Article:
Third, for the abdominal implantation method, the catheter tip must be extremely smooth to prevent subsequent obstruction of flow. Although the catheters are designed to occlude <50% of the aorta, we found that the aorta in a 30 g mouse appeared to be nearly the same size as the probe tip. This greatly limits the ability to reuse probes. In contrast, with carotid implantation, the catheter tip does not need to be completely smooth since flow is intended to be completely obstructed in the common carotid artery on the side of the implant. Probe reuse in carotid implantation was primarily limited to battery life, ie, we could reuse probes 3 to 5 times before refurbishment.
The carotid placement is not without complications. The greatest challenge for this placement is securing the body of the probe on the back. We initially anchored it in the mid-scapular region but observed that in smaller mice (<30 g) head movement was restricted and the probe occasionally either externalized through the skin or slid down the side of the back. We found that the addition of a suture that passed around the probe body and attached to the muscle layer on the right side of the back allowed for normal movement of the mouse, limited slippage down the side of the mouse, and eliminated externalization of the probe body. Additionally, although it appears that the head is appropriately perfused on the side of the carotid occlusion, this method potentially causes at least short-term alterations in blood flow to the brain and other areas of the head. In preliminary experiments involving activity and maze testing, it does not appear that the carotid placement causes any gross behavioral abnormalities; further testing, however, is required.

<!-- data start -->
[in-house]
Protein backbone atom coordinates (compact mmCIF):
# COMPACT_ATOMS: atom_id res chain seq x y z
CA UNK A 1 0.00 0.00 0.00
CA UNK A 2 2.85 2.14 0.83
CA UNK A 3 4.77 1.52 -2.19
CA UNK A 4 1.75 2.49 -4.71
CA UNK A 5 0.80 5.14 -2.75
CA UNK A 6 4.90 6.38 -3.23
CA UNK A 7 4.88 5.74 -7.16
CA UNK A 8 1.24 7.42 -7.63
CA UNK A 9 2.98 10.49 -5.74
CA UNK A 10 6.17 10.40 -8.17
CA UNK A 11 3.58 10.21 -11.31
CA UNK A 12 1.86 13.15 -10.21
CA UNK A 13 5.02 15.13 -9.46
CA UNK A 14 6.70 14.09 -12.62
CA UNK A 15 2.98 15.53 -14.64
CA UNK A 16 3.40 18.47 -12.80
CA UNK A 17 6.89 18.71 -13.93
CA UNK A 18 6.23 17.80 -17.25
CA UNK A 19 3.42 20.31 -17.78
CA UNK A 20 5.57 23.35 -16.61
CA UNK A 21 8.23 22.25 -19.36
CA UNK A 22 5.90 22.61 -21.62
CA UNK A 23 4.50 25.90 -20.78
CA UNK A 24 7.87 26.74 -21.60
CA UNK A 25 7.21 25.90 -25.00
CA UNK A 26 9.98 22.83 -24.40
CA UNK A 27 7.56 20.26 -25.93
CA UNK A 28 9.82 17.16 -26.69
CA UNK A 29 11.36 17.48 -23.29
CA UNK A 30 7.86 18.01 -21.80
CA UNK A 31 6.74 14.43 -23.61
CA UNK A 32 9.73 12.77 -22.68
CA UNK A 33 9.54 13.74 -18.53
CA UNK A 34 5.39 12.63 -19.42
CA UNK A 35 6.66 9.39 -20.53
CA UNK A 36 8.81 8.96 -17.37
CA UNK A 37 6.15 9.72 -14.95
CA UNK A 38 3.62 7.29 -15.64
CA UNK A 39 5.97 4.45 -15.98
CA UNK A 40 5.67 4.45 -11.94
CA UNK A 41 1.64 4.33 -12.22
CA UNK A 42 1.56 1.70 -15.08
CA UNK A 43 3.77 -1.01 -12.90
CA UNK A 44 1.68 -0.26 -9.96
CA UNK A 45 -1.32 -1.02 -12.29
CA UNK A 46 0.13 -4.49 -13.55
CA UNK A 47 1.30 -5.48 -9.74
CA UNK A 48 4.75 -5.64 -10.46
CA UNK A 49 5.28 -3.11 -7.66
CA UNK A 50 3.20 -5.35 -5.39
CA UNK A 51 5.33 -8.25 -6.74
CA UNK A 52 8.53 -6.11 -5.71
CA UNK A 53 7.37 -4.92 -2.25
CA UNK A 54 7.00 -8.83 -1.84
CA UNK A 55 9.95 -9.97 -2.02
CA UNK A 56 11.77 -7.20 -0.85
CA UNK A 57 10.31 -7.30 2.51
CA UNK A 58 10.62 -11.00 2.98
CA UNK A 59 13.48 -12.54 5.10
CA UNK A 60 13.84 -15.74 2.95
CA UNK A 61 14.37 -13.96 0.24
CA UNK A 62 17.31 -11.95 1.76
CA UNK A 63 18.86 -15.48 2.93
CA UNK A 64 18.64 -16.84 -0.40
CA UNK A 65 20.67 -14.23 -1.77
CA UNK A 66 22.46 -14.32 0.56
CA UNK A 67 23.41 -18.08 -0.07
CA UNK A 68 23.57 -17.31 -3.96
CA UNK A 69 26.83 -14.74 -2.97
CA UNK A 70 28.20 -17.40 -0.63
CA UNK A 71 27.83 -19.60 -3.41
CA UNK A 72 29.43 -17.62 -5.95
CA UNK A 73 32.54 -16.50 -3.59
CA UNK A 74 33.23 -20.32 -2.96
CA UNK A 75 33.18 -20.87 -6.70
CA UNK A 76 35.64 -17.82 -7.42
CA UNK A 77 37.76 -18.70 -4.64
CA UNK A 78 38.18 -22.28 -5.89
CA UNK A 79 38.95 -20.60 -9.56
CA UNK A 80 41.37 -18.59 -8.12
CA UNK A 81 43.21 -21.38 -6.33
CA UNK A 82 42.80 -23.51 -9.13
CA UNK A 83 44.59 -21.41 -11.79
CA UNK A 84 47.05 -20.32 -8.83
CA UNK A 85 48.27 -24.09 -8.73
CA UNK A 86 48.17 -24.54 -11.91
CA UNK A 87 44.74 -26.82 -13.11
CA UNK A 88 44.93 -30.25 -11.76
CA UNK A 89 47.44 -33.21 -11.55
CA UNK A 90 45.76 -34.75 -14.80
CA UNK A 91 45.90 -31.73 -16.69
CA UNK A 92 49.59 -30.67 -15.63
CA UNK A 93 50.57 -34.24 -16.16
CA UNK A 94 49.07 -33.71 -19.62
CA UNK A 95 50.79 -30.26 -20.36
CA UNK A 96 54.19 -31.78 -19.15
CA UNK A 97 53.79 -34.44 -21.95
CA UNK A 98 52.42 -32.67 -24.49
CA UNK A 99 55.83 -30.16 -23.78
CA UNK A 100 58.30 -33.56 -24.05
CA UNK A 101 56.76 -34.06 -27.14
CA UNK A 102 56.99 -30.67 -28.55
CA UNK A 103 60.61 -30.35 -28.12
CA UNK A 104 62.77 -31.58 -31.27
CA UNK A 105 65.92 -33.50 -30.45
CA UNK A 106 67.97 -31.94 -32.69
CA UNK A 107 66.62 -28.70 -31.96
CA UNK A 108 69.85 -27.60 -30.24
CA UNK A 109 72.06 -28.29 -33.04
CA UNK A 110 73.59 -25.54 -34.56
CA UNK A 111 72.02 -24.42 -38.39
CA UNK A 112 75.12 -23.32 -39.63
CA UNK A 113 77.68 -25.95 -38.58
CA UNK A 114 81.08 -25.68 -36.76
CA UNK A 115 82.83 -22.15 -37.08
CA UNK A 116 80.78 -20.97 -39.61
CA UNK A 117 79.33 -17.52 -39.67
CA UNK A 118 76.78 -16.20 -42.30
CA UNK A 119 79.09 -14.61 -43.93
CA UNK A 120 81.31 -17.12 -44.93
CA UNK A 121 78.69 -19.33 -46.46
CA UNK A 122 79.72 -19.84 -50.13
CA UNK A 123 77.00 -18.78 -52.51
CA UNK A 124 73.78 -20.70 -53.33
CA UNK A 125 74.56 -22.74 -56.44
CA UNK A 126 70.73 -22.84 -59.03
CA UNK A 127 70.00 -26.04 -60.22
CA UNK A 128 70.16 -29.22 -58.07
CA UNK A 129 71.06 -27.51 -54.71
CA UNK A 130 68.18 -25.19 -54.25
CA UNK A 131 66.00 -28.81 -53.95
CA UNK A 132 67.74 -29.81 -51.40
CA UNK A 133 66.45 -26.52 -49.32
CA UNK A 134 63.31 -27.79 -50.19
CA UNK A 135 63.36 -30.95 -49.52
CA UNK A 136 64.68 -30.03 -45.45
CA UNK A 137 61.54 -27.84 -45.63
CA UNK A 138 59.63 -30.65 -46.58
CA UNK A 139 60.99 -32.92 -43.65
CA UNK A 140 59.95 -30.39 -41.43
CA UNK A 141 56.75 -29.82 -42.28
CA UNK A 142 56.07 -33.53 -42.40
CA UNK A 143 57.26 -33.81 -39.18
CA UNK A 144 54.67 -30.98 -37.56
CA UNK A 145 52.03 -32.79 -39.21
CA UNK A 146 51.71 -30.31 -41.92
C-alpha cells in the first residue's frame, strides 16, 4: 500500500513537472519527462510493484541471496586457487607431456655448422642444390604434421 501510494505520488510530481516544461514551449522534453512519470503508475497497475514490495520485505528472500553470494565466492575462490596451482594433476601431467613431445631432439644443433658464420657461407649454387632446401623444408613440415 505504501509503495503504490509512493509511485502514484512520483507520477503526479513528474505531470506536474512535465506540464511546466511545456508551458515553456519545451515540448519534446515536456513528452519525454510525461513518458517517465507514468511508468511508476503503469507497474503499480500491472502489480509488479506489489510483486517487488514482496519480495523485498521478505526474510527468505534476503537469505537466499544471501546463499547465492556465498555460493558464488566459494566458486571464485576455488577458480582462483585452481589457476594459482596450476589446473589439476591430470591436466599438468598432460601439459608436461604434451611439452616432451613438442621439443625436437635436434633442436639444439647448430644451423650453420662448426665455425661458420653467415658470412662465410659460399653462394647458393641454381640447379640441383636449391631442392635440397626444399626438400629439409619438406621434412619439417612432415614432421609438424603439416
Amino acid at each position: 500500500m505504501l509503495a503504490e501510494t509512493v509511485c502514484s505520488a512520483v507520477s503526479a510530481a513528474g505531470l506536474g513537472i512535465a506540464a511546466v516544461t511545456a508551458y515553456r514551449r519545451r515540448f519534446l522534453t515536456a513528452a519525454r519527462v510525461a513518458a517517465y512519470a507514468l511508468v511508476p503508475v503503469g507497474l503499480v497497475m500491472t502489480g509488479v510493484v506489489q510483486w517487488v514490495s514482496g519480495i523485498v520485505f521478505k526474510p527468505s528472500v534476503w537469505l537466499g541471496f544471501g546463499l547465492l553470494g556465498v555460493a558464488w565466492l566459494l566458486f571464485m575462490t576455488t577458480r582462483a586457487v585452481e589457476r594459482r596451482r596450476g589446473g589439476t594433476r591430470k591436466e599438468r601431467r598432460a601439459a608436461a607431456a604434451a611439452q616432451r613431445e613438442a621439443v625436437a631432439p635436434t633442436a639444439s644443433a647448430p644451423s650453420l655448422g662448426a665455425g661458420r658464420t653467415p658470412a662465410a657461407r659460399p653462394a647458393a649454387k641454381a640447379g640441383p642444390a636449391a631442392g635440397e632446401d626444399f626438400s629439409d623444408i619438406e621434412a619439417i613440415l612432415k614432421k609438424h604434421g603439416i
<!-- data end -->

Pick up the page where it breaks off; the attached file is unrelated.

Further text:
In summary, these results demonstrate the usefulness of long-term telemetric recording of arterial pressure and HR in mice. Baseline arterial pressure and HR telemetry recordings are consistent with data from tethered methods,1 2 8 the circadian rhythms recorded are similar to those observed in rats3 5 and rabbits,12 and the telemetry approach is sensitive to relatively small, NaCl-induced changes in the amplitude and average MAP and HR. Also, the results demonstrate that in C57/BL6 control mice, a high NaCl diet increases the amplitude of (and slightly increases the average) MAP. These results demonstrate a method by which reliable, reproducible, and consistent data on arterial pressure and HR can be continuously recorded from untethered mice as small as 19 g, thus facilitating the study of the mechanisms of cardiovascular control in transgenic mice.
This work was supported by the National Institutes of Health grant HL-37722 (J.M.W.).The authors are indebted to Dan Huetteman, Tom Vytlacil, and Gary Miller from Data Sciences International for their assistance and advice. The authors also wish to express their appreciation to Xinhua Feng for his technical assistance.
- Received December 14, 1999.
- Revision received December 14, 1999.
- Accepted December 14, 1999.